Wall Street: Money Never Sleeps

Movies, Thriller
Wall Street: Money Never Sleeps
Reviewed at the 2010 Cannes Film Festival

Oliver Stone is back on the trading floor and Michael Douglas is back in the sharp suits for ‘Wall Street: Money Never Sleeps’, an undisciplined attempt by the director of ‘JFK’ and ‘W.’ at resurrecting his 1980s tale for modern times and combining melodrama with up-to-the-minute social and economic commentary. The characterisations are so broad and the plotting so wild that this revival, which is screening out of competition at the Cannes Film Festival, is best viewed as a camp comedy and a knowing in-joke – albeit one that feels the need to plant economics lectures in the mouths of its cast so that it at least sounds like a serious attempt to take the pulse of our times.

Jacob (Shia LaBeouf) is a mindful and smart young trader at a Wall Street bank, where he enjoys the support and mentorship of a banking boss of the old school (Frank Langella) and is on the verge of ploughing money into an eco-business he’s identified as a safe, responsible investment. But the good vibes can’t last. There’s a crash and an aggressive takeover by rival banking boss Bretton James (Josh Brolin, all cigars and motorbikes) sends his mentor tumbling onto the subway tracks and Jacob into Bretton’s more mercenary hands. The other hitch is that Jacob’s ‘leftie’ girlfriend is Winnie Gekko (Carey Mulligan), estranged daughter of Gordon (Michael Douglas), who’s on his way out of jail and not necessarily the reformed character he might appear.

There are so many nods to the first movie and weak gags in Stone’s opportunistic resurrection of his 1987 film that it’s impossible to take seriously the film’s attempt to capture the financial zeitgeist. Right from the minute Gekko walks out of prison at the beginning of the film and retrieves an empty money clip and a huge mobile phone from the prison authorities, you know this is going to be an odd mix of a picture, half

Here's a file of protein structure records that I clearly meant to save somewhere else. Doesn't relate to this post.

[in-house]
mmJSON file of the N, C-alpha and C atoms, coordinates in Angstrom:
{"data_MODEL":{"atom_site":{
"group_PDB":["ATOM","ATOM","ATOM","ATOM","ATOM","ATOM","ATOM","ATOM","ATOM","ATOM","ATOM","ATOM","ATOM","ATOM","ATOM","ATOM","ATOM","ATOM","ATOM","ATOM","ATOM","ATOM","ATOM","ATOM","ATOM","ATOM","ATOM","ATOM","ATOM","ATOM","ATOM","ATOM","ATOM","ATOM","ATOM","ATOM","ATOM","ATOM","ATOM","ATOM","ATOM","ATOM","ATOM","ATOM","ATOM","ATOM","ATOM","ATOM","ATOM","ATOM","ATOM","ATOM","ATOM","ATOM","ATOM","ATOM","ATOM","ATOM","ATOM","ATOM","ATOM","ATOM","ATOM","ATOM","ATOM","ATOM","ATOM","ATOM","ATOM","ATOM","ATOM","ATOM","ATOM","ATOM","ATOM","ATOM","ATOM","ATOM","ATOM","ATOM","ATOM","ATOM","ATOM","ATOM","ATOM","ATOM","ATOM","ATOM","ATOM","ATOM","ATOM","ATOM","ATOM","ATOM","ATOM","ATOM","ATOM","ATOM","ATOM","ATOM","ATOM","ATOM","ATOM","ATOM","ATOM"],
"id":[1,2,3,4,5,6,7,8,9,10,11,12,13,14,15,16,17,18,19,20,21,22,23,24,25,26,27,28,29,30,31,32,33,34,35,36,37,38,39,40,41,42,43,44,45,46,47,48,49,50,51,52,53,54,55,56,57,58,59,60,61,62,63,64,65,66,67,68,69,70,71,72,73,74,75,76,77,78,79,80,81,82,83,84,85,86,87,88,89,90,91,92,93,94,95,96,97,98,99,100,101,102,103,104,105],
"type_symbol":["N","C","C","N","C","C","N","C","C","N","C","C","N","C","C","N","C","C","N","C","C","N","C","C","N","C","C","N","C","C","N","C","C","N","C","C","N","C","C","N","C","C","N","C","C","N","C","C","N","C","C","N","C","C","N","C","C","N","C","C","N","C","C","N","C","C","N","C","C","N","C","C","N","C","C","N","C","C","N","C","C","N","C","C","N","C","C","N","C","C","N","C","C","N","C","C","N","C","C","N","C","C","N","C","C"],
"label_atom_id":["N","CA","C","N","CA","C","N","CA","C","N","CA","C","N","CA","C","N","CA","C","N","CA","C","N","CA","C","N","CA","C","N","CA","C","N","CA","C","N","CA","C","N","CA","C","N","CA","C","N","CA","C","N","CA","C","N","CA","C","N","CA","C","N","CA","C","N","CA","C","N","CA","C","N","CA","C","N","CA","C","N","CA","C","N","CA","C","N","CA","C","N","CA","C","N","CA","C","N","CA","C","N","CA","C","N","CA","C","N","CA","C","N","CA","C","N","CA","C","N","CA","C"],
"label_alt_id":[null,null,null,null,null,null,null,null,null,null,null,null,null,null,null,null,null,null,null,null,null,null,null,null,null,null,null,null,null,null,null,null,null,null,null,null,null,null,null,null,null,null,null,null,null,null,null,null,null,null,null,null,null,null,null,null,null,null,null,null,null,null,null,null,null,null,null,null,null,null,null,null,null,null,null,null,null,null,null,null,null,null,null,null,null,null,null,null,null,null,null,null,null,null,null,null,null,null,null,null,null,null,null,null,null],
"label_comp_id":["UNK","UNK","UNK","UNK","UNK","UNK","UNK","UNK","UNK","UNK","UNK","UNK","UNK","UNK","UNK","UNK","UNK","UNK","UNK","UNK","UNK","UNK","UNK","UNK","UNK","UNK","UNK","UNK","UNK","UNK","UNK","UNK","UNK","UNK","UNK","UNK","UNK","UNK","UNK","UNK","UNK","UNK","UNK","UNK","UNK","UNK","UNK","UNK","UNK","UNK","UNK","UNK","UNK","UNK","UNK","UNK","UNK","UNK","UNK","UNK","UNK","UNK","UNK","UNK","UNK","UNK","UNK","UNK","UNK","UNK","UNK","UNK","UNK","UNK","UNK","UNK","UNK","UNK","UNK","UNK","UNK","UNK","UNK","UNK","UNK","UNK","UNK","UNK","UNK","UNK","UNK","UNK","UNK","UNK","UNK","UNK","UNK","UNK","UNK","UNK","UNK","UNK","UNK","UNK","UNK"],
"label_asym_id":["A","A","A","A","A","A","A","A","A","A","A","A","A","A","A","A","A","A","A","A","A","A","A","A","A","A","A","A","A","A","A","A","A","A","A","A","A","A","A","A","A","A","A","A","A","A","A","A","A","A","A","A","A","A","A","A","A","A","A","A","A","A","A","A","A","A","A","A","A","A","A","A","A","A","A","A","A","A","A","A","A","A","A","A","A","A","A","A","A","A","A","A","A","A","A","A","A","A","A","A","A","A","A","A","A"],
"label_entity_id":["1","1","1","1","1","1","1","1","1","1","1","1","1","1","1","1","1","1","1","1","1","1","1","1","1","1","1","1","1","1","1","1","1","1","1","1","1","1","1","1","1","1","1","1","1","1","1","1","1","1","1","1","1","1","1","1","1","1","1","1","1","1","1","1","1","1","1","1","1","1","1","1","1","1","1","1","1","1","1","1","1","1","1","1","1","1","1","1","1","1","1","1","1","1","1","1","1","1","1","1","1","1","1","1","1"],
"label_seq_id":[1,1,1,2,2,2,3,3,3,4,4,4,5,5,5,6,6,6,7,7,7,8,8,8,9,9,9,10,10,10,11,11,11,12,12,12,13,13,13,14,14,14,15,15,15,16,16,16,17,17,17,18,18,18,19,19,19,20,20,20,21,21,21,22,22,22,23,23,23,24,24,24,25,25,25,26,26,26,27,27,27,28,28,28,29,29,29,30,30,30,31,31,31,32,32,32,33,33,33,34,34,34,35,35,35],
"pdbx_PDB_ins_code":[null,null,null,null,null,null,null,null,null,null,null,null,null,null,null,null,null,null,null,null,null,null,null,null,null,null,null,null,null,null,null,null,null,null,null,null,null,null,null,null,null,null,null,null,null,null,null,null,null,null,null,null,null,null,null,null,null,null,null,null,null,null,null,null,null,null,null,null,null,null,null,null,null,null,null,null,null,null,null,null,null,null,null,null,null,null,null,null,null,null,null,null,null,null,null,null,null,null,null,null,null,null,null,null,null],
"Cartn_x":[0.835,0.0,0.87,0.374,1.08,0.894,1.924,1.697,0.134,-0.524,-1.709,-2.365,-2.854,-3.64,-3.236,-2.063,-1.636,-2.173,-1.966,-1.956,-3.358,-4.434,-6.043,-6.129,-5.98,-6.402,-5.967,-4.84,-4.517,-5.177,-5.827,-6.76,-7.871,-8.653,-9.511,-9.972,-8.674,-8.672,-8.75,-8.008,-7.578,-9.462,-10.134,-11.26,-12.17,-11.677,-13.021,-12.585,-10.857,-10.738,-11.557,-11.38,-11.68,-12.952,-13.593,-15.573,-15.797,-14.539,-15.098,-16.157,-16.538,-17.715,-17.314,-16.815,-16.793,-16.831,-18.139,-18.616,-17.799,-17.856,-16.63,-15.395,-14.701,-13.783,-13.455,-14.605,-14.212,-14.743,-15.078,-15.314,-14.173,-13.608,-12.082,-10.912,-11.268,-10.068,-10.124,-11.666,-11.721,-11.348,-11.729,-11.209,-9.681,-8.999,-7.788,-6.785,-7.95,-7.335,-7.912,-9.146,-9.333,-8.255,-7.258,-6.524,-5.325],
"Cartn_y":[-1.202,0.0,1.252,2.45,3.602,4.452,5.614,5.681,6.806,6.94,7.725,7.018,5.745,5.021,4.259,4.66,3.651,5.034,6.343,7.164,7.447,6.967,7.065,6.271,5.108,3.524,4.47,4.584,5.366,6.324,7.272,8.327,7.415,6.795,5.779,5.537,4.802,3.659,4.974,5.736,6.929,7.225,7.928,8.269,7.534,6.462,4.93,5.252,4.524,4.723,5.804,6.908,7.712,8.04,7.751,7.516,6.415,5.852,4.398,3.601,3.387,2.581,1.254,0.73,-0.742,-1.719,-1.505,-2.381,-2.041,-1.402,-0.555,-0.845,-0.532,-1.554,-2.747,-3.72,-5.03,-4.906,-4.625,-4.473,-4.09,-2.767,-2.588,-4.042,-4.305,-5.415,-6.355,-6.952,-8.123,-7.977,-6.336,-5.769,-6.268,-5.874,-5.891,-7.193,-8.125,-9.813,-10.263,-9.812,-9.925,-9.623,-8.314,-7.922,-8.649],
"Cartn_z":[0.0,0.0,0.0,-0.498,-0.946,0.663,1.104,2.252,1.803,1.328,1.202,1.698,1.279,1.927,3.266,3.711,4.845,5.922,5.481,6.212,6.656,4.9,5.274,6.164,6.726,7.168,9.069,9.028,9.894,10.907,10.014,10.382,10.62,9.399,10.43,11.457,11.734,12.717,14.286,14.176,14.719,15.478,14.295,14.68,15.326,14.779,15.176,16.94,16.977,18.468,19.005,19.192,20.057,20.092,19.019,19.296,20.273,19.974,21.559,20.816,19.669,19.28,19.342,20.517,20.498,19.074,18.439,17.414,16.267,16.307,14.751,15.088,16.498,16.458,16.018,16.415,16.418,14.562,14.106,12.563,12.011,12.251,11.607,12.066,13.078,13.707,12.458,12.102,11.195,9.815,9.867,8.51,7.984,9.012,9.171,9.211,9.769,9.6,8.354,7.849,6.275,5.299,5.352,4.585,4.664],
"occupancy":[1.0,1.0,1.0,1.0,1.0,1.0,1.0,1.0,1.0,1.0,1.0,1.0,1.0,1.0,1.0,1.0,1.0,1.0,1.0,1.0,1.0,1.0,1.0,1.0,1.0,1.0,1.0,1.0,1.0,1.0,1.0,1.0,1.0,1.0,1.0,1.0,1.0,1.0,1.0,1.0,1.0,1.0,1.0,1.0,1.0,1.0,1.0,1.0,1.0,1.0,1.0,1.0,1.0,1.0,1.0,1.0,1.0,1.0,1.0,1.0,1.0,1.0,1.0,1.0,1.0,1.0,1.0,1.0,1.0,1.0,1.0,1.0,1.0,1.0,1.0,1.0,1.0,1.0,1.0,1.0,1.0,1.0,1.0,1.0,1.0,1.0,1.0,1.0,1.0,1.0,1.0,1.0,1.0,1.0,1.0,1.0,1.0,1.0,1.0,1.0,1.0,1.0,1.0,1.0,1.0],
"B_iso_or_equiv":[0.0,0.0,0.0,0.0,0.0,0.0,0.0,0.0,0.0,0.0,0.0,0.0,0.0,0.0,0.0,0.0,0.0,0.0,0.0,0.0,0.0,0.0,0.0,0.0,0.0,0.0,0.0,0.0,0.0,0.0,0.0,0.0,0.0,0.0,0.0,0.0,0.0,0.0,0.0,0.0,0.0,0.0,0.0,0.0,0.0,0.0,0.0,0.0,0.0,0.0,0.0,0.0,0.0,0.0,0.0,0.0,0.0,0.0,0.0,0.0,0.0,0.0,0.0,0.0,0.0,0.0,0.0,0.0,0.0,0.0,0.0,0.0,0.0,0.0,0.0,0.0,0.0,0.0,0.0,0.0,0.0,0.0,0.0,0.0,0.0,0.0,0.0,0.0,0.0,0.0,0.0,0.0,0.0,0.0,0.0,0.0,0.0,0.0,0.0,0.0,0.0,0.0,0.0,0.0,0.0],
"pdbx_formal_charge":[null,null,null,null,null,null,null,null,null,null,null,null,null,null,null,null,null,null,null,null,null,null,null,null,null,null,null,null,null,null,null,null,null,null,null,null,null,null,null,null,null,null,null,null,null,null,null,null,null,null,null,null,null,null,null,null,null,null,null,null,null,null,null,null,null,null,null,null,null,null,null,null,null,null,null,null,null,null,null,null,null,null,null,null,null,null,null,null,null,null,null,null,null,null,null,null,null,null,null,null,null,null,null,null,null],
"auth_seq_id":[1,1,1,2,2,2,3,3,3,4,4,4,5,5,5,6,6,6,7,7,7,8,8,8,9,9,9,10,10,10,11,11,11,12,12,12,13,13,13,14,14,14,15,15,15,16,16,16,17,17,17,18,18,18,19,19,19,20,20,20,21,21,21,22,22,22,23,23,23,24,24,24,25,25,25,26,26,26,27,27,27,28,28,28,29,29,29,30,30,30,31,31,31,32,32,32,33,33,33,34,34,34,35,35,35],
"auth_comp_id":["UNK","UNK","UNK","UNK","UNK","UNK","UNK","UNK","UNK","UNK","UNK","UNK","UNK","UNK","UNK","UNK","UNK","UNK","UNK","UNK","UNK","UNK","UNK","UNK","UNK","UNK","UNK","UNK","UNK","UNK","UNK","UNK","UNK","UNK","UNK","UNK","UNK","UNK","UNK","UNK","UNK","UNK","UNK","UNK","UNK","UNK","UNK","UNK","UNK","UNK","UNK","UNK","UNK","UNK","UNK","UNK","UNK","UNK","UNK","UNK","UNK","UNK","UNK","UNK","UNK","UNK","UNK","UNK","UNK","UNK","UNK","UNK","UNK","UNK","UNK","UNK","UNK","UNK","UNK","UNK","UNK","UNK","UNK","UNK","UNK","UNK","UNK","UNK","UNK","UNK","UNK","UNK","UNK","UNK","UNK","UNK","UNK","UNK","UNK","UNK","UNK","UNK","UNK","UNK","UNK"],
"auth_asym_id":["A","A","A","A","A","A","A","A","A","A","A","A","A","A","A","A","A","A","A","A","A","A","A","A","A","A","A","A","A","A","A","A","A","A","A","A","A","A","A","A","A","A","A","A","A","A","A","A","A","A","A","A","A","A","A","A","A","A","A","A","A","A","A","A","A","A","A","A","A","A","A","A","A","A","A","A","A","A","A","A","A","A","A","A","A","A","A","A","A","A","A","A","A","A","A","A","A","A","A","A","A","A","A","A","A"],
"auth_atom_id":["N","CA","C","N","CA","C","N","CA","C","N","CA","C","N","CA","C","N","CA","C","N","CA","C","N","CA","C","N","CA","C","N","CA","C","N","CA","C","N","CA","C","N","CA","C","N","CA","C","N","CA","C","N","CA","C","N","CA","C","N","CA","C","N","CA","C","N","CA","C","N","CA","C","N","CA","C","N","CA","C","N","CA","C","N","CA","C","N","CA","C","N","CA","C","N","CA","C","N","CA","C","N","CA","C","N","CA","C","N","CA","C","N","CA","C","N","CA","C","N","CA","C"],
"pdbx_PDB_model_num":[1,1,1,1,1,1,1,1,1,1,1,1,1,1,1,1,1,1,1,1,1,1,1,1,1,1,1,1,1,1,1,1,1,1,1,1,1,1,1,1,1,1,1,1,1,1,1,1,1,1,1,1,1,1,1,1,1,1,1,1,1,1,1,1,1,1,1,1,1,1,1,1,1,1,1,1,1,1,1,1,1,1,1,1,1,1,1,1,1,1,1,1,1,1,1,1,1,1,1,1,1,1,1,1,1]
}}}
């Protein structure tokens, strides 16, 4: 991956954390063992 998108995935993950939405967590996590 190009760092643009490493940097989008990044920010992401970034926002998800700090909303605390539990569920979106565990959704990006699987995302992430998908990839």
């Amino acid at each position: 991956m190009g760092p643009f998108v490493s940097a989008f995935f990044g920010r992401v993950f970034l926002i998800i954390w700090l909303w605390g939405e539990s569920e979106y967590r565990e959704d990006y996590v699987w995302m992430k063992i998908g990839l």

panto, half drama. You want to shout ‘Behind you!’ whenever a cigar-chomping, shiny-headed bad banker appears. Brolin’s Bretton is particularly wide: he owns a grim Goya painting and you expect him to grow horns and start cackling in front of it.

LaBeouf is fine as the film’s calm conscience and Douglas, too, is an amusing presence, not too broad and obviously enjoying himself. The cameos lighten the mood even more: Charlie Sheen pops up as Bud Fox from the first film; Vanity Fair editor Graydon Carter plays himself in an especially odd scene; and Stone himself twice rears his head disastrously. Mulligan comes out of the whole thing poorly: her character is a bit of a sourpuss and even though we’re supposed to feel empathy for her and her values, the film slyly sidelines her as a little too dull for its liking.

The style is brash and obvious, as is often Stone’s habit: when someone tells Jacob, ‘You’ve got fight in you!’, we actually see the ghost of Langella in his mirror; when Jacob starts talking about the hydrogen-power firm he wants to support, we see all sorts of crass graphics and kids-TV science experiments flashing up on screen.

Stone’s lightweight and soapy film feels like he threw a whole load of newspaper clippings at a tired plot about estranged fathers and a clash of values. The problem with this film is that if you put in front of a bunch of bankers, they’d laugh their heads off and feel a swell of pride at the thought that they inhabit a world as glamorous as that suggested by Stone’s indulging of the New York skyline and the trappings of excessive wealth. It’s hardly satire. This is a pulp novelisation of the banking crisis and its pleas for relevance ring very hollow.

By: Dave Calhoun


Release details

Cast and crew

Director: Oliver Stone
Cast: Michael Douglas
Shia LaBeouf
Josh Brolin
Carey Mulligan